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U.S. Can't Catch China

American men settle for second consecutive silver medal in World Gymnastics Championships. Japan wins bronze.

August 20, 2003|Lauren Peterson | Times Staff Writer

With chants of "USA, USA," reverberating through the arena and their chances of winning a gold medal hanging in the balance, U.S. gymnasts stepped up to the high bar.

But not before China raised it.

Trailing China by nearly eight-tenths of a point going into the last rotation, the U.S put on an impressive performance in its last event but settled for its second consecutive silver medal in the World Gymnastics Championships in front of 6,280 Tuesday night at the Arrowhead Pond.

China finished with 171.996 points, ahead of the U.S. with 171.121 points. Japan was third at 170.708, followed by Russia, Romania, Korea, France and Ukraine.

"All I can say is, 'Wow.' It's so exciting and intense," said Brett McClure, the leadoff man for the U.S. on the high bar. "Everyone made small mistakes. Whoever minimized them came out on top."

McClure, who had the highest preliminary score for the U.S. on the bar on Sunday, fought off nerves to successfully land his dismount.

"We came to sort of scare the Chinese a little bit," he said. "They're an unstoppable force, but we did it."

McClure was followed on the bar by veteran Blaine Wilson, a five-time national all-around champion who performed with poise and experience gained as a member of the United States' 1996 and 2000 Olympic teams and appearances in three previous World Championships.

Wilson hit a laid-out Kovacs to open his routine and then landed cleanly on his dismount.

The medal, clinched when Paul Hamm scored a 9.475 on his high bar routine, was the first from the World Championships for Wilson, who was not on the U.S. team that also won silver at the 2001 meet.

"I still haven't fully grasped it," Hamm said. "It's like something you've been working for your entire life."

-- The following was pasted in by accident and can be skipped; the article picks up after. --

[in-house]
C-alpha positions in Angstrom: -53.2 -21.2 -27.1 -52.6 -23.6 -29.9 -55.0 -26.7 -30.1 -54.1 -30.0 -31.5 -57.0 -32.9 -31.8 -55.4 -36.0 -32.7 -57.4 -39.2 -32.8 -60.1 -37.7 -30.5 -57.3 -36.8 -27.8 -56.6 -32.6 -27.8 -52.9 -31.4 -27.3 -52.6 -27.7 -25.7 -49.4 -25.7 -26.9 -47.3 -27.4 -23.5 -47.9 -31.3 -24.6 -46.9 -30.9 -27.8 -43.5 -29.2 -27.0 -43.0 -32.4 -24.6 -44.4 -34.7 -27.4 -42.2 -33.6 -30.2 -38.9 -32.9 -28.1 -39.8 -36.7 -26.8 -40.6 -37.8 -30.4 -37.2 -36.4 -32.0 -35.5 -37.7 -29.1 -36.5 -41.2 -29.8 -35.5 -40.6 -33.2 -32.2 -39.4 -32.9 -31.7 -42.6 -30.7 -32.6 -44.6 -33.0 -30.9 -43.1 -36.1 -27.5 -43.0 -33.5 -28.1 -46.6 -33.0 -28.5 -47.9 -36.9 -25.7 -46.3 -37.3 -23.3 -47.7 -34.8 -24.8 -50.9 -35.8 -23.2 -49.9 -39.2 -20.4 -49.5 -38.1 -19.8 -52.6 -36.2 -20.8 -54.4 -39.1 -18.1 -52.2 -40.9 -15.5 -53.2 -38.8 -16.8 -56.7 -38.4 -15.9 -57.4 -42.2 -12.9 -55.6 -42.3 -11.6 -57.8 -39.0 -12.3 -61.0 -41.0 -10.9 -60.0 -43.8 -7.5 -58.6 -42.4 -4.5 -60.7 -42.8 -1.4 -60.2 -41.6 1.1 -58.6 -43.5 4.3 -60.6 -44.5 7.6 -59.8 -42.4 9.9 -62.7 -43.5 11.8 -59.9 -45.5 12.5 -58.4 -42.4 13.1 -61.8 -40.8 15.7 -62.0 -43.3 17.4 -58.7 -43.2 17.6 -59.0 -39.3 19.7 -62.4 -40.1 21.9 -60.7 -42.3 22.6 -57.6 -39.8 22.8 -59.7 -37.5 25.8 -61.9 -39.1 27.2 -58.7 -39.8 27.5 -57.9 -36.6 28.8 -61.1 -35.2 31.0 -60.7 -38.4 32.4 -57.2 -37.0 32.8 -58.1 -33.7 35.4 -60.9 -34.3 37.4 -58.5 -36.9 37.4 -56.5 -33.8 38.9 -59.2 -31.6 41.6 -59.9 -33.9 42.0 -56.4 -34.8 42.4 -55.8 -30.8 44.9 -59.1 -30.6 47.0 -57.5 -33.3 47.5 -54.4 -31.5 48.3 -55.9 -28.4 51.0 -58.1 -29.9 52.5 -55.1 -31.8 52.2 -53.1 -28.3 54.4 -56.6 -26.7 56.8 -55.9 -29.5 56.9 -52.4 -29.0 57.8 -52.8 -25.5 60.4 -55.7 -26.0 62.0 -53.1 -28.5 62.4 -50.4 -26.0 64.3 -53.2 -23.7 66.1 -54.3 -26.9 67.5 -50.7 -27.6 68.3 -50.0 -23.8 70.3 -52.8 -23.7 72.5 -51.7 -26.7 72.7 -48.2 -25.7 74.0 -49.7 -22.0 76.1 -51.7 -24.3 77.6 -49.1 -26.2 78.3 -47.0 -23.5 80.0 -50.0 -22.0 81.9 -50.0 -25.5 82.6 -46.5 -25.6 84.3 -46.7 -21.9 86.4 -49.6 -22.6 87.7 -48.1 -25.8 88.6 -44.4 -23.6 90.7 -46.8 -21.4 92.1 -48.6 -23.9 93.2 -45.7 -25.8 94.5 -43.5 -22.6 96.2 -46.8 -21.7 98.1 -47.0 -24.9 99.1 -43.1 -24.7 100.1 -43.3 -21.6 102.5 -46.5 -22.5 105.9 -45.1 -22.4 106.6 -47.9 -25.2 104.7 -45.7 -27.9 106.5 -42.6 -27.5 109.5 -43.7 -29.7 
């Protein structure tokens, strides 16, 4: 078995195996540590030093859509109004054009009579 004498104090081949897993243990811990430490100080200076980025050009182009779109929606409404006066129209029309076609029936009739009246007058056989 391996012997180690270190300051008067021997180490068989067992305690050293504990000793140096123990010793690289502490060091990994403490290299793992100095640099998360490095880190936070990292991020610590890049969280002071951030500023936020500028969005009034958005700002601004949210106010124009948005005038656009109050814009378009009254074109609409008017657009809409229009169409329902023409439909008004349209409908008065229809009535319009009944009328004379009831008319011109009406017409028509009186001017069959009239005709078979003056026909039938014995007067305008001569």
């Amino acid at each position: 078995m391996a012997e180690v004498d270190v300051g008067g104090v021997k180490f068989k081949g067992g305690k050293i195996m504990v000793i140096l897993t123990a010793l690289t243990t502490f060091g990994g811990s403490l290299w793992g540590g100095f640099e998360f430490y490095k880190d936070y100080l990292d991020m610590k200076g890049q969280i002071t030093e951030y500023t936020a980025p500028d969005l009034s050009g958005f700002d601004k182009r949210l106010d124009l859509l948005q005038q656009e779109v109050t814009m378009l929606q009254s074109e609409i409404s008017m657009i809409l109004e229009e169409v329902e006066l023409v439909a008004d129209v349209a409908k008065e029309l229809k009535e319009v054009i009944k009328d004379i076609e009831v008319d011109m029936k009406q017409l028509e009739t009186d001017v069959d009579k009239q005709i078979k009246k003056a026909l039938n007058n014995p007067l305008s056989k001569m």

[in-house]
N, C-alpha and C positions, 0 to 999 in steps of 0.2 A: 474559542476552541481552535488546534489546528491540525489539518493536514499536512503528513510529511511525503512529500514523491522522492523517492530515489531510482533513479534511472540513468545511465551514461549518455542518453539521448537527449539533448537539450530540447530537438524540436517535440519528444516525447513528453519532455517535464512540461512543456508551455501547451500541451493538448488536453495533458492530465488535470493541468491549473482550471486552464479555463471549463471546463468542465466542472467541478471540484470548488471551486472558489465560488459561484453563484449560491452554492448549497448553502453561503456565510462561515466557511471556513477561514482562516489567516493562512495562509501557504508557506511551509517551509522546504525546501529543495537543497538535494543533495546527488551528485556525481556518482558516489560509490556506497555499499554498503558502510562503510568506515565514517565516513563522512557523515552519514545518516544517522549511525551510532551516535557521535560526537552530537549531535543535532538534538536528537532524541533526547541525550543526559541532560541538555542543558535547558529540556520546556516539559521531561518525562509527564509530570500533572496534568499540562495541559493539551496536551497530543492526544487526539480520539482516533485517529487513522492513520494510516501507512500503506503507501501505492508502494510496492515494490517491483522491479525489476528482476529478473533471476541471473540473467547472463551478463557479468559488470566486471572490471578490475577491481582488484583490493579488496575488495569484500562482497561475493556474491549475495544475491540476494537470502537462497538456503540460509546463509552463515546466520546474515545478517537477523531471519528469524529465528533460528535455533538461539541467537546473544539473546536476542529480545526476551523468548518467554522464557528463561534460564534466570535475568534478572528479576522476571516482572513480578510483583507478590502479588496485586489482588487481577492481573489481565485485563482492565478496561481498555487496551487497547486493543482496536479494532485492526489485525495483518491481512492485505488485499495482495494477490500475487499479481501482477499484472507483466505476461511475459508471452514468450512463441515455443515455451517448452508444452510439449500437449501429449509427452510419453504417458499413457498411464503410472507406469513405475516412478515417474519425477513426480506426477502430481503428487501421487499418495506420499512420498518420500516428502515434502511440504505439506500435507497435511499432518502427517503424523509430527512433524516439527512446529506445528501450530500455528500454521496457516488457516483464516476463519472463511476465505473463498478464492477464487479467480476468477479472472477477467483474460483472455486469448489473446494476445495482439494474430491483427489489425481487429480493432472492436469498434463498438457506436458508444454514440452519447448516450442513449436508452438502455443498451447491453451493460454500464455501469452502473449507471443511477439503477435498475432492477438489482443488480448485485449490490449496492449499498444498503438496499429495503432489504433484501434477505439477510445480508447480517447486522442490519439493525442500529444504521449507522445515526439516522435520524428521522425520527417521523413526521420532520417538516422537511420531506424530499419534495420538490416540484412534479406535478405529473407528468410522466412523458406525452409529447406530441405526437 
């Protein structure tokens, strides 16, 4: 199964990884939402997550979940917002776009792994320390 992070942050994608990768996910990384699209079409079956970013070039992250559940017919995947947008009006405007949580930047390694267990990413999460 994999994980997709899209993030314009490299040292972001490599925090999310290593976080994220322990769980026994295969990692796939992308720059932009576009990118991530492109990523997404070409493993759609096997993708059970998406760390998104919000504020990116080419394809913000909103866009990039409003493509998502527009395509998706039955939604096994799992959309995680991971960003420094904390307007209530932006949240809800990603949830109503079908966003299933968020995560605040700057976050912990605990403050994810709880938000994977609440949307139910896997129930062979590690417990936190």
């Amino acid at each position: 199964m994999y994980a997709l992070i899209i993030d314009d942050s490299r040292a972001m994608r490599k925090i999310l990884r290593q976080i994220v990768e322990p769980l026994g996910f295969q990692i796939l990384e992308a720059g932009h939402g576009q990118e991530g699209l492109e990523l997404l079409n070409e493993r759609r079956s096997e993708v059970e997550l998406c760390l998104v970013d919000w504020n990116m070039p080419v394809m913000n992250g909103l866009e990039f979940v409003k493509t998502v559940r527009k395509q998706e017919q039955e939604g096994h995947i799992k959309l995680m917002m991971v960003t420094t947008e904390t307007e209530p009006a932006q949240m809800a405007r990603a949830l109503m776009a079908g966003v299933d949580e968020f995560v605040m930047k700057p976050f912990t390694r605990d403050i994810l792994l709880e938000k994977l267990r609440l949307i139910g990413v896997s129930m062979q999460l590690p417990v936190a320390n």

The meet was the second full World Championships in which a new, more stringent scoring system was used, in which teams put up just three gymnasts on each event, and all three scores counted. The format leaves little room for error compared to the old format in which five athletes performed on each apparatus, and four scores counted.

"I'm really proud of the guys," U.S. Coach Kevin Mazeika said. "The format is different, and it's very, very tough. They fought from the very beginning, to the very end."

The U.S. appeared to benefit from a mistake by judges of the vault, where Morgan Hamm's attempt was originally assigned a higher start value than it should have been. Hamm planned to do a Kasamatsu 2 1/2 twist, with a maximum 9.90 starting value that left more room for deductions, but he actually executed a Kasamatsu 1 1/2 with 9.50 start value.

The error was caught by International Gymnastics Federation officials, however, and the point difference was taken off his score.

China followed the U.S. on the vault and had a 28.762 total, the highest in the event, drawing prompting cheers and flag-waving from Chinese fans in a section of seats in front of the apparatus.

The best event for the U.S. was the still rings, where Raj Bhavsar, Jason Gatson and Blaine Wilson averaged 9.687. Gatson scored 9.712 and Wilson a 9.737.

The U.S. actually got off to a better start Tuesday than it did in preliminaries thanks to a much-improved showing on the floor, which gave every other team fits all night.

Morgan Hamm, the U.S. national champion on the floor, stumbled in the exercise during qualifying but scored a 9.625 as a follow-up to Paul Hamm's 9.675.

Paul Hamm's mark was the highest score of the night in the event, Morgan's the third-highest. Their efforts more than made up for a disappointing 8.975 by leadoff man Gatson and gave the U.S. the best cumulative average.

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